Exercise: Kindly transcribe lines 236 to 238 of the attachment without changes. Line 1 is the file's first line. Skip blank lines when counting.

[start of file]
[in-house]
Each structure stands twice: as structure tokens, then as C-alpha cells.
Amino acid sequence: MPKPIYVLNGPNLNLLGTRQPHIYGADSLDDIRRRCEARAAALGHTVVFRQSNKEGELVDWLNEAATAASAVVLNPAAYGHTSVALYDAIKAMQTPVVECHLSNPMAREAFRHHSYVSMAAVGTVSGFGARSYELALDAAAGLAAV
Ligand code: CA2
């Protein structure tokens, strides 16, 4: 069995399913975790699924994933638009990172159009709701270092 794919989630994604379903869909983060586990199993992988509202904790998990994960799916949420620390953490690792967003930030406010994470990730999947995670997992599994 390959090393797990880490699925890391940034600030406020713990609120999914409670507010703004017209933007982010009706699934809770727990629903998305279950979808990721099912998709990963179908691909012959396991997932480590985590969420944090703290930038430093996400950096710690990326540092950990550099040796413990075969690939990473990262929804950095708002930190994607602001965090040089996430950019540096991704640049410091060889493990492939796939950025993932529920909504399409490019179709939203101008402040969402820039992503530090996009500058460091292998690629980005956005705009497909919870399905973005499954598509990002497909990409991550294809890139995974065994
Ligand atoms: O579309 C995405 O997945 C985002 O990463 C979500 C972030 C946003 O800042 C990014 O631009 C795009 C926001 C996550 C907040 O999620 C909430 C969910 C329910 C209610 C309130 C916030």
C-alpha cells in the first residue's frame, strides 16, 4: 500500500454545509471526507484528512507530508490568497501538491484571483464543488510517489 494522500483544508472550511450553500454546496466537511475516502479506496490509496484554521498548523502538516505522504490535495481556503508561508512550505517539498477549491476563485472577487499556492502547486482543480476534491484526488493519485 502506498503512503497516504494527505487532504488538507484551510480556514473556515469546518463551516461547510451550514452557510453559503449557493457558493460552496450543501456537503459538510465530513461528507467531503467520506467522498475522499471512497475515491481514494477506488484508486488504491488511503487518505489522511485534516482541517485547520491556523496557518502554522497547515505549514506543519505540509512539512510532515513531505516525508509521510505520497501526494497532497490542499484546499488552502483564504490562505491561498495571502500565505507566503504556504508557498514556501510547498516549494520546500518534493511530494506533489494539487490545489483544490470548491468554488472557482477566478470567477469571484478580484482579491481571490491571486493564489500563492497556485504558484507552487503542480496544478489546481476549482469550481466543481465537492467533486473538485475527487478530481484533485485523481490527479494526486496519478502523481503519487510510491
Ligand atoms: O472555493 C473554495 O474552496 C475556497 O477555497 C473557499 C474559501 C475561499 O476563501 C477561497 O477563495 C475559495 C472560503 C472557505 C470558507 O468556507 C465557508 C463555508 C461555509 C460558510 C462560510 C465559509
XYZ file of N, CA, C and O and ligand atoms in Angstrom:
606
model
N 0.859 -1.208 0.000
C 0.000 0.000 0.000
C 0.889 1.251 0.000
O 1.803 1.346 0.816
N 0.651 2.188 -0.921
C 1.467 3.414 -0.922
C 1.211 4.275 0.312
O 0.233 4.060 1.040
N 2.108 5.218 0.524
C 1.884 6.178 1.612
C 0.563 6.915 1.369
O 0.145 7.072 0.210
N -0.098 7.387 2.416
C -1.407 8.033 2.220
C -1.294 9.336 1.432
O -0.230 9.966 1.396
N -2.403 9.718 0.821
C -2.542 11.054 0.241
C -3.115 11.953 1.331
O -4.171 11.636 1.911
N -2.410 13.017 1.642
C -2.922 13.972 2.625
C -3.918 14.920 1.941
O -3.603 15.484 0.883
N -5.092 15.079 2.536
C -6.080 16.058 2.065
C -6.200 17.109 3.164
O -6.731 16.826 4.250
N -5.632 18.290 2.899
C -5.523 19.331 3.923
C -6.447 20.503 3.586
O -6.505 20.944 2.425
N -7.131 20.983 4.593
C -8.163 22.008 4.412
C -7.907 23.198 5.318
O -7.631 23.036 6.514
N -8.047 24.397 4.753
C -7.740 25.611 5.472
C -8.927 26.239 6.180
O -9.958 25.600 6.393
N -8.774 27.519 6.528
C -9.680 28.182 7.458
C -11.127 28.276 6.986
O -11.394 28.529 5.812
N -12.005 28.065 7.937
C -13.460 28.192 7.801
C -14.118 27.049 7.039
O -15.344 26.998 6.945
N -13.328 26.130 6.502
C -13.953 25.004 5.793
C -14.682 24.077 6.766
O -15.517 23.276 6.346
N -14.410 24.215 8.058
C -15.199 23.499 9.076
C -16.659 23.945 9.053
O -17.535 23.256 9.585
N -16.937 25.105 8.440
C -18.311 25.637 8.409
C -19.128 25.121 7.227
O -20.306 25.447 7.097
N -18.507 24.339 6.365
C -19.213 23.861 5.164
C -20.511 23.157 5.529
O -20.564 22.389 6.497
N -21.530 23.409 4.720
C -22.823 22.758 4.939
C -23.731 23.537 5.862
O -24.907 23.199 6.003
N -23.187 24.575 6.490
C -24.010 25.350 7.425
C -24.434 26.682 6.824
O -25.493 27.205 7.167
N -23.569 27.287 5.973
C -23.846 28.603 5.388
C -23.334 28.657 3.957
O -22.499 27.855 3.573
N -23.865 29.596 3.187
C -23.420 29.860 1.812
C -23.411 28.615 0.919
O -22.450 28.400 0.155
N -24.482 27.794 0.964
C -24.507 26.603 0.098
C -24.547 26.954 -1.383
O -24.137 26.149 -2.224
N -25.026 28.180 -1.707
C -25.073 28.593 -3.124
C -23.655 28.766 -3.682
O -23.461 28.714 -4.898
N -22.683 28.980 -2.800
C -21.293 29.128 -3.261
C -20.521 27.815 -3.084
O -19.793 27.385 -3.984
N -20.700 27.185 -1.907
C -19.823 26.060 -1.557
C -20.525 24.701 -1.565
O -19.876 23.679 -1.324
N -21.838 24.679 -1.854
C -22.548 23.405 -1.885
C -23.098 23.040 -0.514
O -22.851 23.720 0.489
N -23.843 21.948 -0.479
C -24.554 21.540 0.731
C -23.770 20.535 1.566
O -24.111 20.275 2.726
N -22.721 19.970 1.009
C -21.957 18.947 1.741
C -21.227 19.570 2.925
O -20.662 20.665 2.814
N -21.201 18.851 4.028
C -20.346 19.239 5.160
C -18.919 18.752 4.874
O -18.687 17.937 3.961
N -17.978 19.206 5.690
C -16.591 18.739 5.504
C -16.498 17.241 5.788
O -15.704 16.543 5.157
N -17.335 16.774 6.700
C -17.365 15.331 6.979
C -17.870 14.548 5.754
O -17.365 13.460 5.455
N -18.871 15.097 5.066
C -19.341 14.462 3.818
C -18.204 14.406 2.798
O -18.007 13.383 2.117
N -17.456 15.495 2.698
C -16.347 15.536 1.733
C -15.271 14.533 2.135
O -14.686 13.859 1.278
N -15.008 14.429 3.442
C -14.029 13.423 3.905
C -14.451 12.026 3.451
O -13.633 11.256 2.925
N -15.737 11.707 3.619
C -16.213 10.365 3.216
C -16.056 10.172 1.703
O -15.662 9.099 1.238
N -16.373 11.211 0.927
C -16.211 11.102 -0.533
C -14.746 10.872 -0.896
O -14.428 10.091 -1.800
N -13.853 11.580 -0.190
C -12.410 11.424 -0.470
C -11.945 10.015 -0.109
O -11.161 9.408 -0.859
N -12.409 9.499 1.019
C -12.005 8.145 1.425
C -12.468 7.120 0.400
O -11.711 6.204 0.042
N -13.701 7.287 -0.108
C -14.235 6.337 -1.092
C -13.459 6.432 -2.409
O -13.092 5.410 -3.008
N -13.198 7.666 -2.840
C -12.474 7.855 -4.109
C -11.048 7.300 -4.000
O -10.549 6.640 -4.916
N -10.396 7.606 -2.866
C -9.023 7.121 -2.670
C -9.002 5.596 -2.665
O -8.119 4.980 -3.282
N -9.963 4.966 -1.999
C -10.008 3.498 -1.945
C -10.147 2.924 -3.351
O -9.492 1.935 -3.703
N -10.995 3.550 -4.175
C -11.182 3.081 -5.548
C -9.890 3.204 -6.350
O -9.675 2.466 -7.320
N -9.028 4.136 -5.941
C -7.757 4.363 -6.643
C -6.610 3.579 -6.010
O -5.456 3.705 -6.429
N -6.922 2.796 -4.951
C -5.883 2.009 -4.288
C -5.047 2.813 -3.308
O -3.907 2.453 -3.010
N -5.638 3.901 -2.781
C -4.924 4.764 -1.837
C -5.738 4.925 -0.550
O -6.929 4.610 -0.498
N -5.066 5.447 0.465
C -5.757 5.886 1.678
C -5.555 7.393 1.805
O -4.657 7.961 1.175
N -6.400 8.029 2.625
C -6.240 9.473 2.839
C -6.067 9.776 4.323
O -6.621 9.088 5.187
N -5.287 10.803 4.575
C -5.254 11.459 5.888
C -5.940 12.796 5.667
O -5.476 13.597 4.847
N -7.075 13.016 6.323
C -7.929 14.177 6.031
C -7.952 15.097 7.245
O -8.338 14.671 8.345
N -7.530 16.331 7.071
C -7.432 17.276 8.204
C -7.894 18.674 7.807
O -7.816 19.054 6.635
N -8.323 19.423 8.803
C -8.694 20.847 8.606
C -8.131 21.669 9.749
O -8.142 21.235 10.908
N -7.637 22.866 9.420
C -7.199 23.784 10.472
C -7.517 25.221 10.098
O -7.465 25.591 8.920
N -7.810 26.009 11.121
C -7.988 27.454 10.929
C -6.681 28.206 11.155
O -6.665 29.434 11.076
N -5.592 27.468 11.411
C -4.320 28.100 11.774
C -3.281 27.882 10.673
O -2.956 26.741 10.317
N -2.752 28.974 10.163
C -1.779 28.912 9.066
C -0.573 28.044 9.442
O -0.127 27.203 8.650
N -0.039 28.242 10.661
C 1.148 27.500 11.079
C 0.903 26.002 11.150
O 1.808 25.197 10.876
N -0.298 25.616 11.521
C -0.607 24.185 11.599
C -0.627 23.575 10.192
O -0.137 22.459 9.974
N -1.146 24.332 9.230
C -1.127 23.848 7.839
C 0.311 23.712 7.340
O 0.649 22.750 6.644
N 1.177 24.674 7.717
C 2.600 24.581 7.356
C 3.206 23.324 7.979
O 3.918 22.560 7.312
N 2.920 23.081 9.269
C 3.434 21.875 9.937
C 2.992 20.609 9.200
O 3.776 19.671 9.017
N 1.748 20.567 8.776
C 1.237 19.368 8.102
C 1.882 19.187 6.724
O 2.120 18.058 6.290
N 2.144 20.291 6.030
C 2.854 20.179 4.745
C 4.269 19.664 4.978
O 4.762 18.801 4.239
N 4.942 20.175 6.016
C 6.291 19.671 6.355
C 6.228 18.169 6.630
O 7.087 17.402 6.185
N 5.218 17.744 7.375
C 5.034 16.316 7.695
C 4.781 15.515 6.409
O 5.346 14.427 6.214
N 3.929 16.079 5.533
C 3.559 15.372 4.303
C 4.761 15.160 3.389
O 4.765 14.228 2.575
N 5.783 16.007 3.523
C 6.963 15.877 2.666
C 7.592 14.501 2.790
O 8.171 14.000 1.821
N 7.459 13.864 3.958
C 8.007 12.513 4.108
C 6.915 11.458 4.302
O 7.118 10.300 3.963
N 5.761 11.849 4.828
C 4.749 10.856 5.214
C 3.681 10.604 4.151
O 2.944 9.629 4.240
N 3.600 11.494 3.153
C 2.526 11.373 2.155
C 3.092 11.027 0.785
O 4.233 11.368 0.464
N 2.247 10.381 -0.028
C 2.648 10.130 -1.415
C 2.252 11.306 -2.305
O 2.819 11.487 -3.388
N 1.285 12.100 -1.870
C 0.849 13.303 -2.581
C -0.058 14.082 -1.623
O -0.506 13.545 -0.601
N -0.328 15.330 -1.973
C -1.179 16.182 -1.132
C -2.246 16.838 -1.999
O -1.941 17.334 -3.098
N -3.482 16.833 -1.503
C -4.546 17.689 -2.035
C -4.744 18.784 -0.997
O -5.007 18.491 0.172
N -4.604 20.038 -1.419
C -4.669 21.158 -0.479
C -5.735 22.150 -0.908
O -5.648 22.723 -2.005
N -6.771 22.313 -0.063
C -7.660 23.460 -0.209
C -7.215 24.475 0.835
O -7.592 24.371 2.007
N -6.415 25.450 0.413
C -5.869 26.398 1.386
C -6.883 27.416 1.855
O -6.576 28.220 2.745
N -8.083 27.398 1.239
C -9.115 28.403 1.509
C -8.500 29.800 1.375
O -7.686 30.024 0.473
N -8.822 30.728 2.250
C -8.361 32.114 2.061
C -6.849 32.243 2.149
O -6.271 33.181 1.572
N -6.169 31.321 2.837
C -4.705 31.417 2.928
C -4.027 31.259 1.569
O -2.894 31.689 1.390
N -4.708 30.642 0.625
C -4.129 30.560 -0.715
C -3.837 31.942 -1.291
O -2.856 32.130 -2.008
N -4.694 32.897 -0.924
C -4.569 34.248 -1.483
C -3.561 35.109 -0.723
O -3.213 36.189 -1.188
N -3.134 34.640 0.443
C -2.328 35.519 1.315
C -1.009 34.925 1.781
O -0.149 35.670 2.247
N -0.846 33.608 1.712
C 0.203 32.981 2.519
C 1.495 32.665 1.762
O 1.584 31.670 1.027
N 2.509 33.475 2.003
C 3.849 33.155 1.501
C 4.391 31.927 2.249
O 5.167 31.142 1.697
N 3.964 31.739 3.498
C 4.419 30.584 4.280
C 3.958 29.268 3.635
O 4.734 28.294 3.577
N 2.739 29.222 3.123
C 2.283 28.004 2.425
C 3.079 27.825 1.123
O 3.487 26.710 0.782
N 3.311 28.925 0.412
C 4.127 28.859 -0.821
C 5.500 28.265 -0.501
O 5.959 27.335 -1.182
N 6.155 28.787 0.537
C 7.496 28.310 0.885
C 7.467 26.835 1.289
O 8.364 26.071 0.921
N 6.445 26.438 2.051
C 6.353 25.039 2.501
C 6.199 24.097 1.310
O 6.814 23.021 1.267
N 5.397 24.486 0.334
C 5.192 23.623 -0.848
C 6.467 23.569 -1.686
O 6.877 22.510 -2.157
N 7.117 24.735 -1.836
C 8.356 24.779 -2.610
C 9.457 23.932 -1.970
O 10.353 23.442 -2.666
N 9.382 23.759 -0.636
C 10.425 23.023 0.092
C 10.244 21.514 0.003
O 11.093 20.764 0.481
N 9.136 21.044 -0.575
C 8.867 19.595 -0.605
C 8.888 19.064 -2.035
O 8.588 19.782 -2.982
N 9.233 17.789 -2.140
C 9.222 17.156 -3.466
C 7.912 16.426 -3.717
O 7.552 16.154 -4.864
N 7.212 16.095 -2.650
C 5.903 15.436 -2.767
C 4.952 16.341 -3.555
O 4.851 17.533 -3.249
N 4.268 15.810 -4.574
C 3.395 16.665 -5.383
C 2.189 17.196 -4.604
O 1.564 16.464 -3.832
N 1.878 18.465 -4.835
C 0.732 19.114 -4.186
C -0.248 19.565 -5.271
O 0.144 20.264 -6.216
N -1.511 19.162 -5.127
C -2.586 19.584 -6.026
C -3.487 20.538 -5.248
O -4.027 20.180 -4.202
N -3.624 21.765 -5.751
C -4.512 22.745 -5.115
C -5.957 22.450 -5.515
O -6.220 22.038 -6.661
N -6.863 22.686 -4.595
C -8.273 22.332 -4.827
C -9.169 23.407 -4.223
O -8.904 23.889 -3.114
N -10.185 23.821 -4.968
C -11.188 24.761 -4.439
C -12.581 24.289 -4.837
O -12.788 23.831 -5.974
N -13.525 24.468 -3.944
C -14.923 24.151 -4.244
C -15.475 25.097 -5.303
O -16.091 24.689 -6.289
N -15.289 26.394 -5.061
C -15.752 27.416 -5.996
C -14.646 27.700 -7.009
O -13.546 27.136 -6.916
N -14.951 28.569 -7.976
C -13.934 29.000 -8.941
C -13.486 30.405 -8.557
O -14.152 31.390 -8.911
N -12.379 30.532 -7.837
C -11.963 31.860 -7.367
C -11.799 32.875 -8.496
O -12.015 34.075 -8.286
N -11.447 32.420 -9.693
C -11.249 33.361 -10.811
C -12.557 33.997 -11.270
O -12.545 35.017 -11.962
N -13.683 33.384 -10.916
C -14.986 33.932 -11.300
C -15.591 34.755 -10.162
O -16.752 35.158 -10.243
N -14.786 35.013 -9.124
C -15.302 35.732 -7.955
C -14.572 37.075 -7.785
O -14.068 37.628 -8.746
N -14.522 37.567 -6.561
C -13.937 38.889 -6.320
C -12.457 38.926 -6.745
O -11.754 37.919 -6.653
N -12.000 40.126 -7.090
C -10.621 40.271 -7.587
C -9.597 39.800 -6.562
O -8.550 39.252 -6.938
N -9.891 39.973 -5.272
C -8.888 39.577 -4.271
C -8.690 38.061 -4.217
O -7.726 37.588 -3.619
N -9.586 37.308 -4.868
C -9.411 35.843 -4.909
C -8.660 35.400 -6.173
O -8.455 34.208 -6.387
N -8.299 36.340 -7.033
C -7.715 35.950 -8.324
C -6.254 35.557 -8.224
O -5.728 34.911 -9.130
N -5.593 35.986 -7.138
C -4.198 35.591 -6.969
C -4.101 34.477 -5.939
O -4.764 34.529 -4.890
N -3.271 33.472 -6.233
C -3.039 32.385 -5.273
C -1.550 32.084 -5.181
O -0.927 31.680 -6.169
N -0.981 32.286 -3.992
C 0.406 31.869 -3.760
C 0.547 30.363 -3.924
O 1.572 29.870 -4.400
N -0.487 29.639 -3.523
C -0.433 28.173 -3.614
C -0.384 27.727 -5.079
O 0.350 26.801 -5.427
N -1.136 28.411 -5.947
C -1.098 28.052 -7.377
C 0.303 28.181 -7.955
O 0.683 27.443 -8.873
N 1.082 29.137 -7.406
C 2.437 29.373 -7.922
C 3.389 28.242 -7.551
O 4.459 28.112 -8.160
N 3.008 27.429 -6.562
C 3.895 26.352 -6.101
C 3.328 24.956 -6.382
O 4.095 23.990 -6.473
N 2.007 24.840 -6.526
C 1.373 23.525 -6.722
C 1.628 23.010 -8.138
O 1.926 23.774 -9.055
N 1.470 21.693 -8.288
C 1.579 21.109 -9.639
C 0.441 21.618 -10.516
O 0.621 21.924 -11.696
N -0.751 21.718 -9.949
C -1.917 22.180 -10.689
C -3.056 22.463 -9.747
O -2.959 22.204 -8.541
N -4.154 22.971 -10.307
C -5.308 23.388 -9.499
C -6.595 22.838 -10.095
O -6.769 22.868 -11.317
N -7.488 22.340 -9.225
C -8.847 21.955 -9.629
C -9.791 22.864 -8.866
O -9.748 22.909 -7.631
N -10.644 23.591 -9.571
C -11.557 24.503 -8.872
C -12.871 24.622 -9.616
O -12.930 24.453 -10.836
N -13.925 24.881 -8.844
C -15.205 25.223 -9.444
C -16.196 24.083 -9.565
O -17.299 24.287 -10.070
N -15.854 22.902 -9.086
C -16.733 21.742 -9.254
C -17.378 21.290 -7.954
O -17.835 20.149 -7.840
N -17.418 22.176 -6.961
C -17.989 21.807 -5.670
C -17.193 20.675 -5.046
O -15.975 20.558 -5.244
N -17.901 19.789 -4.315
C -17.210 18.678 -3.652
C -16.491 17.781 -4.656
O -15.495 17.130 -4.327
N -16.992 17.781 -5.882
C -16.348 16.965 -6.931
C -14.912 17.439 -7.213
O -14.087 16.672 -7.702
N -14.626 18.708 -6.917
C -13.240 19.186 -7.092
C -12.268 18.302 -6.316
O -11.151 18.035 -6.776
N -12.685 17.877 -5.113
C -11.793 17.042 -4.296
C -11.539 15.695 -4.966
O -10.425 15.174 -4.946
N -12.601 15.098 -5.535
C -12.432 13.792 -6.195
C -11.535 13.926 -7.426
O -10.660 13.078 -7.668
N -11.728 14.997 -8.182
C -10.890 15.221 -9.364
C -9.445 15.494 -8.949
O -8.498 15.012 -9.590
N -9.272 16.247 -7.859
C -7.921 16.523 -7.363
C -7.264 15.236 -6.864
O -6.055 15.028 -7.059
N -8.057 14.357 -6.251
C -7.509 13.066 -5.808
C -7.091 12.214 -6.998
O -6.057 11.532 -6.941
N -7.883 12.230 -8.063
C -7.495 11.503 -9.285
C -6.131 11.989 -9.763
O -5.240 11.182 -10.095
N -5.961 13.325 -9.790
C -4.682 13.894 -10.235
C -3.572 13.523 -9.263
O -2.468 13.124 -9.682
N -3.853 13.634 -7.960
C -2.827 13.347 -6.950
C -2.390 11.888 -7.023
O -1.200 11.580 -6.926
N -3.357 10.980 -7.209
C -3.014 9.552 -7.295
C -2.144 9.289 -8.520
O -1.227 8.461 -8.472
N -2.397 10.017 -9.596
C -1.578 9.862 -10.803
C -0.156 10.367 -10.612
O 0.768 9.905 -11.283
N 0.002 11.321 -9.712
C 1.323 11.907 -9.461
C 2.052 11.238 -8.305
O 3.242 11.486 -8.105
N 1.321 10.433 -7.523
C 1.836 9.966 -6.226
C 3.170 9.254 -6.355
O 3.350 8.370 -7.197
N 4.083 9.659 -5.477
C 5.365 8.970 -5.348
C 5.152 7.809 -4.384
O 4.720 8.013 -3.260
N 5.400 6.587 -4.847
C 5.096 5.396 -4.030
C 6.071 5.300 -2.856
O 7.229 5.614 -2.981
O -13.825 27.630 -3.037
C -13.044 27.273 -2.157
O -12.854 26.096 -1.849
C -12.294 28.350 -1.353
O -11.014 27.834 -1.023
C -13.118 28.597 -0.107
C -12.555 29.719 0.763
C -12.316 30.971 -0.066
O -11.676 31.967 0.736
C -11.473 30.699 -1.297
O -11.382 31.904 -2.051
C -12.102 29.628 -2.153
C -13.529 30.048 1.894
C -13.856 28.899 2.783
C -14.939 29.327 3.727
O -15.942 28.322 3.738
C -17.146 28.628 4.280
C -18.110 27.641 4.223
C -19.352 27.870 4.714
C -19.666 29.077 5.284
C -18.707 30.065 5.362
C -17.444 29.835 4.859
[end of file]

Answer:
N -0.298 25.616 11.521
C -0.607 24.185 11.599
C -0.627 23.575 10.192